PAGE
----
No evidence for impaired multisensory integration of low-level audiovisual stimuli in adolescents and young adults with autism spectrum disorders

L. de Boer-Schellekens, M.N. Keetels, M. Eussen, J. Vroomen

Research output: Contribution to journalArticleScientificpeer-review

26 Citations (Scopus)

Abstract

Abrupt click sounds can improve the visual processing of flashes in several ways. Here, we examined this in high functioning adolescents with Autism Spectrum Disorders (ASD) using three tasks: (1) a task where clicks improve sensitivity for visual temporal order (temporal ventriloquism); (2) a task where a click improves visual search (pip-and-pop), and (3) a task where a click speeds up the visual orienting to a peripheral target (clock reading). Adolescents with ASD were, compared to adolescents with typical development (TD), impaired in judgments of visual temporal order, but they were unimpaired in visual search and orienting. Importantly, in all tasks visual performance of the ASD group improved by the presence of clicks by at least equal amounts as in the TD group. This suggests that adolescents and young adults with ASD show no generalized deficit in the multisensory integration of low-level audiovisual stimuli and/or the phasic alerting by abrupt sounds.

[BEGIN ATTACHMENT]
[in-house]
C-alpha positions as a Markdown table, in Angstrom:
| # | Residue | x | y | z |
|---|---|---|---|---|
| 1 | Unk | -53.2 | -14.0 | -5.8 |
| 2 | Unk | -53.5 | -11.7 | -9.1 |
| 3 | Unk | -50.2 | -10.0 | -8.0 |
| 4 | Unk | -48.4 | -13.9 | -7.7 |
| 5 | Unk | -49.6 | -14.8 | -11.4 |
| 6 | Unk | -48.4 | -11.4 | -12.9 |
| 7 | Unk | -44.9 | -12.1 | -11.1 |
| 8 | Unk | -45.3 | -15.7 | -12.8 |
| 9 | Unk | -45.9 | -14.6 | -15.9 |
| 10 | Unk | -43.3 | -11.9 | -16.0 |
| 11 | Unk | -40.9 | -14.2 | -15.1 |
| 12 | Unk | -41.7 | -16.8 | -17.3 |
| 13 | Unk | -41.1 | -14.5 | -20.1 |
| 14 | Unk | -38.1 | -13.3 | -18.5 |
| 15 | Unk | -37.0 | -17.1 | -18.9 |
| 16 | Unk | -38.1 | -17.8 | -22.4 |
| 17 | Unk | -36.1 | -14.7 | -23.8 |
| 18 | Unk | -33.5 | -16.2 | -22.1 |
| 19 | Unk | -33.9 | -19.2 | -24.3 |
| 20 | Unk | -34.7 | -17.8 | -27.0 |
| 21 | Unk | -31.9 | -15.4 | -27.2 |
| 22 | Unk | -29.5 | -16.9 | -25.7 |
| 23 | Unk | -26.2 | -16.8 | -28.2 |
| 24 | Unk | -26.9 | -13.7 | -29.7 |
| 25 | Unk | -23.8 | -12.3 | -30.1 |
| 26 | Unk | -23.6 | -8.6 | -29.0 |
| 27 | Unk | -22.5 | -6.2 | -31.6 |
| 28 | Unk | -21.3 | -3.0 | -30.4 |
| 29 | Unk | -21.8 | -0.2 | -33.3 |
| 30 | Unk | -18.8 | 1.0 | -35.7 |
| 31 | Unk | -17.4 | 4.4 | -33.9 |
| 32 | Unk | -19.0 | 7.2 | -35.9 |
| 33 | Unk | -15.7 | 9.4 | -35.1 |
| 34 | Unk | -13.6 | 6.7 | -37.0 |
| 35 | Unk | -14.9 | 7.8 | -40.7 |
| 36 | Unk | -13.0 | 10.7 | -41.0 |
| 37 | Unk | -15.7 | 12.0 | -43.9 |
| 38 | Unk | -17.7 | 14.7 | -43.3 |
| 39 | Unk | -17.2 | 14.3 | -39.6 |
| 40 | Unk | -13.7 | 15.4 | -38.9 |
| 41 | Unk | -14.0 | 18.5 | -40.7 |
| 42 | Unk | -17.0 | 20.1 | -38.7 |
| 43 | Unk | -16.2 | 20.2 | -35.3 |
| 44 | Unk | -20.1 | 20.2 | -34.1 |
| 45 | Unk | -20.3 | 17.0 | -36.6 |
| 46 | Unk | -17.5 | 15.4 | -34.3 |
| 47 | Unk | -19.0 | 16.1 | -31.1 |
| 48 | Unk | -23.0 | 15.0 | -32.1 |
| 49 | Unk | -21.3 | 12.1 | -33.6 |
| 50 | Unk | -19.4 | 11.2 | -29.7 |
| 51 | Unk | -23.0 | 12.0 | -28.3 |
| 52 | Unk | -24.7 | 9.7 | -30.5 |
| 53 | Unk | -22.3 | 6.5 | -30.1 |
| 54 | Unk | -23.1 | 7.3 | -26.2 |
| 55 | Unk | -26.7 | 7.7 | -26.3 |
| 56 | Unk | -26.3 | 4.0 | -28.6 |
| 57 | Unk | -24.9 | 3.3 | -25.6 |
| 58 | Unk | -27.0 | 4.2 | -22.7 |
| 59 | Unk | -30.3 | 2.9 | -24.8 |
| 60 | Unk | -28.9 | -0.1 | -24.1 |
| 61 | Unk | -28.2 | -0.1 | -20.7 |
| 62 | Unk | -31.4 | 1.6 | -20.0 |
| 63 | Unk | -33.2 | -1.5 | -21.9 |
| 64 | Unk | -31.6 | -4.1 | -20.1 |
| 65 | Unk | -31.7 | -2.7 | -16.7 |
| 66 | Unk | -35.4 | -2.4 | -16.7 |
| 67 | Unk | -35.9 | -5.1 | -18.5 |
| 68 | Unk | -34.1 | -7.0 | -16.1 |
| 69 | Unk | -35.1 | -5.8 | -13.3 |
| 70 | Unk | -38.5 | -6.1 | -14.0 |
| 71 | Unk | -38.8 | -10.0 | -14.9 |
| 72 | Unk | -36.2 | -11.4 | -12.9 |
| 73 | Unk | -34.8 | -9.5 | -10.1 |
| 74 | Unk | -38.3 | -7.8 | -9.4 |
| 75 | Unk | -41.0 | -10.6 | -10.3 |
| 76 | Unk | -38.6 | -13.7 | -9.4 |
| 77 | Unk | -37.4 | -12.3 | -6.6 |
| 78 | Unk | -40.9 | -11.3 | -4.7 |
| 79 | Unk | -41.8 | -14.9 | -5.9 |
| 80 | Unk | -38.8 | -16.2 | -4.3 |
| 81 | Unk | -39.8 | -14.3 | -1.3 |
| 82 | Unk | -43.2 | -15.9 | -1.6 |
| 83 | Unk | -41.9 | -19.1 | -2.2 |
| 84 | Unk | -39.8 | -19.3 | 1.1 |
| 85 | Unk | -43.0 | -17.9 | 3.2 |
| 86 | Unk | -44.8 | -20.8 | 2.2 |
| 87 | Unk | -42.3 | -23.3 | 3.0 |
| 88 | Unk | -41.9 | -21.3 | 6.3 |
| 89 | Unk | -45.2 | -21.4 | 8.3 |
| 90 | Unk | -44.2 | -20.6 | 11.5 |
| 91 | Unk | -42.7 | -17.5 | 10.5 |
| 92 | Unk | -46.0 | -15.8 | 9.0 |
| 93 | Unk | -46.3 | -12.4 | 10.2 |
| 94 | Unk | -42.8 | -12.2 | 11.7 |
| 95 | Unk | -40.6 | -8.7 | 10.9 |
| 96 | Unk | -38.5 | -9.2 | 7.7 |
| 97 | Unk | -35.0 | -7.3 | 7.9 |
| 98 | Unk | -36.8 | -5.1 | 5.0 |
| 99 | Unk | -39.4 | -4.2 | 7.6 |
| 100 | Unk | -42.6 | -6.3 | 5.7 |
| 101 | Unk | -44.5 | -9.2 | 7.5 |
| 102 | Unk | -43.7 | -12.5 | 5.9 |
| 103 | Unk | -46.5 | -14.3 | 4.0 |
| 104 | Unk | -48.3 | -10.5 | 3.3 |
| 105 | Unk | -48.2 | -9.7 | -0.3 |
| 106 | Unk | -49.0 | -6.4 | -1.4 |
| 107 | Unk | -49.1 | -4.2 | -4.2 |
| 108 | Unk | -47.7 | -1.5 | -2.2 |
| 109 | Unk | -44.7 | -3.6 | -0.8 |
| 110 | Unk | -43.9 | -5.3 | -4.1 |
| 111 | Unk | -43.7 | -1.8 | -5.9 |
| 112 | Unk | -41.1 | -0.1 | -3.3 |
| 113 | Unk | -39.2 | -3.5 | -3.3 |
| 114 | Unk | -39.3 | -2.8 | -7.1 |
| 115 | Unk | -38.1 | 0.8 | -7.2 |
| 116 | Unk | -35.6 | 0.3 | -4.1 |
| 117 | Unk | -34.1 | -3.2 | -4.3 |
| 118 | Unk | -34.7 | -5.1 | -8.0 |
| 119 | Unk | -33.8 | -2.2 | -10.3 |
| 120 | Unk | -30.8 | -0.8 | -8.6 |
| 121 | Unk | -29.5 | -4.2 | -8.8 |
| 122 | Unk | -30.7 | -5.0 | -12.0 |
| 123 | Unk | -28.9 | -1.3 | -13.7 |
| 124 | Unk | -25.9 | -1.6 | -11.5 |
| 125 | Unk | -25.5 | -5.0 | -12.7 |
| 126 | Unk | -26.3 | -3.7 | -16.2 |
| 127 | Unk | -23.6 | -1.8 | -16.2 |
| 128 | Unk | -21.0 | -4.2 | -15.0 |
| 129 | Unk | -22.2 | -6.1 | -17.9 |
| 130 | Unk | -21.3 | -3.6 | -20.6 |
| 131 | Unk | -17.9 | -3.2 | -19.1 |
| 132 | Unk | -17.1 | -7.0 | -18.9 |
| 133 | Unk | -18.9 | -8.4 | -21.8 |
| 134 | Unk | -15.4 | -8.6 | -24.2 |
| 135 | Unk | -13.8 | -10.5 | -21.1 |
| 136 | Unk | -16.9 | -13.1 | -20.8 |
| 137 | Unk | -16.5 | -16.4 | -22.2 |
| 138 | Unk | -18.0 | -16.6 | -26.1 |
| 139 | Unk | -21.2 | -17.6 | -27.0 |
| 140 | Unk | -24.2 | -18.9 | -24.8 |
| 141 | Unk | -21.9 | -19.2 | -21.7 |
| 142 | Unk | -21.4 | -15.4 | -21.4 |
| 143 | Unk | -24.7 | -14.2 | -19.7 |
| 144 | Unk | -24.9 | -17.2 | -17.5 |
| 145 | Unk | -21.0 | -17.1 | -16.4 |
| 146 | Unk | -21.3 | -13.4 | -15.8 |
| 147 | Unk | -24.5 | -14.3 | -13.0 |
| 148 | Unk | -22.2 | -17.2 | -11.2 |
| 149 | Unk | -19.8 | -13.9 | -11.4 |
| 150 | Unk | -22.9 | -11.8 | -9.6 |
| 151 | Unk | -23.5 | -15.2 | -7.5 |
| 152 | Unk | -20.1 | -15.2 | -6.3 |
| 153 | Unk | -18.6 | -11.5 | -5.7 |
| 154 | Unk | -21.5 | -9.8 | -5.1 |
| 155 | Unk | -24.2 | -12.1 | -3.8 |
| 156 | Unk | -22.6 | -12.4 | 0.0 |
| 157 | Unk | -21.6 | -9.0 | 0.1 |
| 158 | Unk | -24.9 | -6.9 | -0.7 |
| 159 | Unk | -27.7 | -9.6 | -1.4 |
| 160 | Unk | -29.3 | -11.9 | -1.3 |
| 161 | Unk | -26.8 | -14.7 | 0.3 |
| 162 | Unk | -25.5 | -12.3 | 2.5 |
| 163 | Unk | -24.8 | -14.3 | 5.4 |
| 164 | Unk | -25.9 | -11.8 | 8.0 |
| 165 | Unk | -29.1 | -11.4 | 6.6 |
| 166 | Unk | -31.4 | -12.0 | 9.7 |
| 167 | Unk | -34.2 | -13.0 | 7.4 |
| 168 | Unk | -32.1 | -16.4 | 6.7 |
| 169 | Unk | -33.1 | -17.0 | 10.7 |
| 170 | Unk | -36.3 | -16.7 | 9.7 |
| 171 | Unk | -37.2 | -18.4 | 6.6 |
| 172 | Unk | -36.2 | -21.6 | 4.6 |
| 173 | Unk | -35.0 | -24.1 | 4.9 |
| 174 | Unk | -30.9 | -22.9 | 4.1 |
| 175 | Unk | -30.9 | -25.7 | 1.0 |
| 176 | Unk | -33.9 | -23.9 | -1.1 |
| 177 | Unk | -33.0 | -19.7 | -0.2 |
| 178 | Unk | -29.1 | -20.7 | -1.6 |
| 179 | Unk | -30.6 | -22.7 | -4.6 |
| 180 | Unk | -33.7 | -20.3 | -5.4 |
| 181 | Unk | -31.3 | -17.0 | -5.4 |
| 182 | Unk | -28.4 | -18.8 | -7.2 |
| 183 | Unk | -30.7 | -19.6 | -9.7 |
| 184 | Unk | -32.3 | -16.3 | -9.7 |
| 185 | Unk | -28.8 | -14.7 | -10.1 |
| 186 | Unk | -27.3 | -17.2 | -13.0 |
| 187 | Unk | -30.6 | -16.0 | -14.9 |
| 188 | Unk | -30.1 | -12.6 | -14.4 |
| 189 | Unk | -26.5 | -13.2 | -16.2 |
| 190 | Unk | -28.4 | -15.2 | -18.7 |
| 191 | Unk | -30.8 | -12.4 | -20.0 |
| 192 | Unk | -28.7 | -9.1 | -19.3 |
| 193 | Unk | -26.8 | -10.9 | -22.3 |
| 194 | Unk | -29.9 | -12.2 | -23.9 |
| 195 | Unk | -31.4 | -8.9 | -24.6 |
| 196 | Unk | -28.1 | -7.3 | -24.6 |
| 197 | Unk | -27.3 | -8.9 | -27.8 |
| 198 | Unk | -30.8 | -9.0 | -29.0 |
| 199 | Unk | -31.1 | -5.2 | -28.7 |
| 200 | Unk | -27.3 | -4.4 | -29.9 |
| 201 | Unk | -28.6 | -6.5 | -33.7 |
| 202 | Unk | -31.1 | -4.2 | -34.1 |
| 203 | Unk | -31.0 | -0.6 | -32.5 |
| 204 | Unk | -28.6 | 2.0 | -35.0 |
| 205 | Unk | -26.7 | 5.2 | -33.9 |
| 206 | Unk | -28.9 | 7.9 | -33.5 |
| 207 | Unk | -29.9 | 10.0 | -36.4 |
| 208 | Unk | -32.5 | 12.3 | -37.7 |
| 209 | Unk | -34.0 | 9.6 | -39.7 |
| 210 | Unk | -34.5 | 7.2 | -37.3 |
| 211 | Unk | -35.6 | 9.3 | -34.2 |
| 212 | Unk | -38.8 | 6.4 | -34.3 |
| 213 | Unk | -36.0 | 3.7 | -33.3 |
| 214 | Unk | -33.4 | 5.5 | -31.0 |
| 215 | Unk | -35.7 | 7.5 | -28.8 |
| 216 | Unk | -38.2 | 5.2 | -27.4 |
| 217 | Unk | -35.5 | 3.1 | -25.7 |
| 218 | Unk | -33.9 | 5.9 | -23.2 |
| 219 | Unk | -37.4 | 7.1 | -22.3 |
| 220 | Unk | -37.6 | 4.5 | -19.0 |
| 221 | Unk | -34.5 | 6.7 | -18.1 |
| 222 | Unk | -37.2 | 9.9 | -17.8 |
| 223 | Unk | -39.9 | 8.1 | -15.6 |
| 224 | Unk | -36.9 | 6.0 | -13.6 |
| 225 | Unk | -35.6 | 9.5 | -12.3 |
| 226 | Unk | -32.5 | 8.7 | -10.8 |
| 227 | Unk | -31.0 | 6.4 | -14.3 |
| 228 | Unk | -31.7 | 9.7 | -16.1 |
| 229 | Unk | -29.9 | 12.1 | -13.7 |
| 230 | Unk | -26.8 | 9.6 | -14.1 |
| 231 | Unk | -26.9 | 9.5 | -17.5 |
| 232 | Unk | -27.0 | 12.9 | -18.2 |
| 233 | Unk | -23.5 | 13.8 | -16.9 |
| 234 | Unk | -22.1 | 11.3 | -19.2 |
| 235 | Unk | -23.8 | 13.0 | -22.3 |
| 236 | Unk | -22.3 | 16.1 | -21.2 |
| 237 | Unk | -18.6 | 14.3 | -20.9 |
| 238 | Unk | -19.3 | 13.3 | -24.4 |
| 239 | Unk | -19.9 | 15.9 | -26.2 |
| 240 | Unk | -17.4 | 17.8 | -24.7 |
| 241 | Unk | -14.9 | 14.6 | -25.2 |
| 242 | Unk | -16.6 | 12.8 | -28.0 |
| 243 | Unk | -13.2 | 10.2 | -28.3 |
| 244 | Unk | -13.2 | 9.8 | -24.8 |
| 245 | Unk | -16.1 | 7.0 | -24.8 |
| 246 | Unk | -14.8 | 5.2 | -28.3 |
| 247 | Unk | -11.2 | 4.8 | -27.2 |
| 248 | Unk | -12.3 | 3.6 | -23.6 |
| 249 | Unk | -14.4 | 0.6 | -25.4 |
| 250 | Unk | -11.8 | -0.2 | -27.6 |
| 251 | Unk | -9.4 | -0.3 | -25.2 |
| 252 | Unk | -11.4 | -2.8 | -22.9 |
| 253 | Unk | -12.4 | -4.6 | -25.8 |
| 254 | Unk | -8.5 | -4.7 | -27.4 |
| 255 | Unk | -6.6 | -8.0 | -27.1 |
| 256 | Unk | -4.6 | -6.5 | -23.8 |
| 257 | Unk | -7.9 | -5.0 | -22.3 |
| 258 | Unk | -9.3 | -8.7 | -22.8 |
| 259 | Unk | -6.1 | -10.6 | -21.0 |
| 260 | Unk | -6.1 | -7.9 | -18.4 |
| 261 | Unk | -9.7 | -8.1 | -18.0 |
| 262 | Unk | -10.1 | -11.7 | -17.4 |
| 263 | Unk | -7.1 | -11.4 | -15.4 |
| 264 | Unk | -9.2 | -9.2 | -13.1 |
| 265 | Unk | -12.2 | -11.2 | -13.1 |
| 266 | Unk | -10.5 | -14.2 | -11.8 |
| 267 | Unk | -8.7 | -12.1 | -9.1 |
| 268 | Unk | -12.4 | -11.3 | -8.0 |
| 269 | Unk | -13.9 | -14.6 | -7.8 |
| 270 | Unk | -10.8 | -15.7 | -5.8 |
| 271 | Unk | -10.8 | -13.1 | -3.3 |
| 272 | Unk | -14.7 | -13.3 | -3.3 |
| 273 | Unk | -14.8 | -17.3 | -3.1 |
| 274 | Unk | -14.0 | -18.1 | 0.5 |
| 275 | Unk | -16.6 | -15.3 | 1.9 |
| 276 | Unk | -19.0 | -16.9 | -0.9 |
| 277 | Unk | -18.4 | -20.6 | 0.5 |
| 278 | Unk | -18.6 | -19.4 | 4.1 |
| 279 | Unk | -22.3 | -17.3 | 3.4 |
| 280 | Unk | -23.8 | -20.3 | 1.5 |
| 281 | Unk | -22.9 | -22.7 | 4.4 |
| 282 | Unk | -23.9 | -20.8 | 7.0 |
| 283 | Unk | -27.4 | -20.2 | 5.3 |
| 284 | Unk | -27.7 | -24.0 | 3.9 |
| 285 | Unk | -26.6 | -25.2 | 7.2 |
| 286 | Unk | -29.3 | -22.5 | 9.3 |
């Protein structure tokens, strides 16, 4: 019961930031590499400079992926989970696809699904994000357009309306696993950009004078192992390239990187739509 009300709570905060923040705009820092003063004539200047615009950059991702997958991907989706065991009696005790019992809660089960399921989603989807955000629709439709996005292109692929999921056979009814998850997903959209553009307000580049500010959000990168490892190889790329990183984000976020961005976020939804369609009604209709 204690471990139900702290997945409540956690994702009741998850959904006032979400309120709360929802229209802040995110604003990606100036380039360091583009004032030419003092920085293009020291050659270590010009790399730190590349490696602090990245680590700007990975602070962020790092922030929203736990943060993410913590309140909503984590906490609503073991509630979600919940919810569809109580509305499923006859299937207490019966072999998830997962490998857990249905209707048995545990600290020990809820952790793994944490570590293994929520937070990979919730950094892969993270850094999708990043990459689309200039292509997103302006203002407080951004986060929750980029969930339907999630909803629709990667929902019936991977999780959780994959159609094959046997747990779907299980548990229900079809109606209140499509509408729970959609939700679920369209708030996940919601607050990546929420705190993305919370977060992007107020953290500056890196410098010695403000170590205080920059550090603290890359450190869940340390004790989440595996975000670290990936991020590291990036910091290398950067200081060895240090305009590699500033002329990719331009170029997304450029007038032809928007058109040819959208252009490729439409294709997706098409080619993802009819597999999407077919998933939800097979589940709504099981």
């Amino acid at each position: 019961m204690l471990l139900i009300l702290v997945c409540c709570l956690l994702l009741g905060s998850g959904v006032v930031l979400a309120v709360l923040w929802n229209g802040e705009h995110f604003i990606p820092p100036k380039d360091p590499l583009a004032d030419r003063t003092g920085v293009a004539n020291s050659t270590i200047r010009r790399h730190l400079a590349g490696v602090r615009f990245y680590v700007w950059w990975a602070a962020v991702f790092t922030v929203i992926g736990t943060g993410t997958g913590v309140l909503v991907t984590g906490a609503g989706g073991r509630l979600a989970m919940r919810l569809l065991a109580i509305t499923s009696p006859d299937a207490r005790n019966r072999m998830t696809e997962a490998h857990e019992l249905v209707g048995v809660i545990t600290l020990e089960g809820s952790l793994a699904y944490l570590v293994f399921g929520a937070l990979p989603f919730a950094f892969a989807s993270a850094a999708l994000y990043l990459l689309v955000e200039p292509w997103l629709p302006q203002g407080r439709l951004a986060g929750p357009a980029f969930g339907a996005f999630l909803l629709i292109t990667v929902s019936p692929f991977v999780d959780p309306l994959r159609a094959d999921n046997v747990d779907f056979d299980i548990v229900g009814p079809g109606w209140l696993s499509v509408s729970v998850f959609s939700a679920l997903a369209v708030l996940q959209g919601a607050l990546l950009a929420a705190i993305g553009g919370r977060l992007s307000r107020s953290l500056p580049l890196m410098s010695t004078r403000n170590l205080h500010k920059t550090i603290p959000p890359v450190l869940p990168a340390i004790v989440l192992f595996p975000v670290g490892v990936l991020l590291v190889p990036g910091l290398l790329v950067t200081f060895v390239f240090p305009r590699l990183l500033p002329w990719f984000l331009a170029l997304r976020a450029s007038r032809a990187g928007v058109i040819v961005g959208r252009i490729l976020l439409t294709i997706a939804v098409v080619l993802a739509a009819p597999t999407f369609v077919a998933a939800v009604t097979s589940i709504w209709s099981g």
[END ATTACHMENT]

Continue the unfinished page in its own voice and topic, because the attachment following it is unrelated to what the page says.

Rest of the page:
Keywords: Autism spectrum disorders, Multisensory integration, Temporal ventriloquism, Visual temporal order, Visual search, Visual orienting
Original languageEnglish
Pages (from-to)3004-3013
JournalNeuropsychologia
Volume51
Issue number14
DOIs
Publication statusPublished - 2013

Fingerprint Dive into the research topics of 'No evidence for impaired multisensory integration of low-level audiovisual stimuli in adolescents and young adults with autism spectrum disorders'. Together they form a unique fingerprint.

Cite this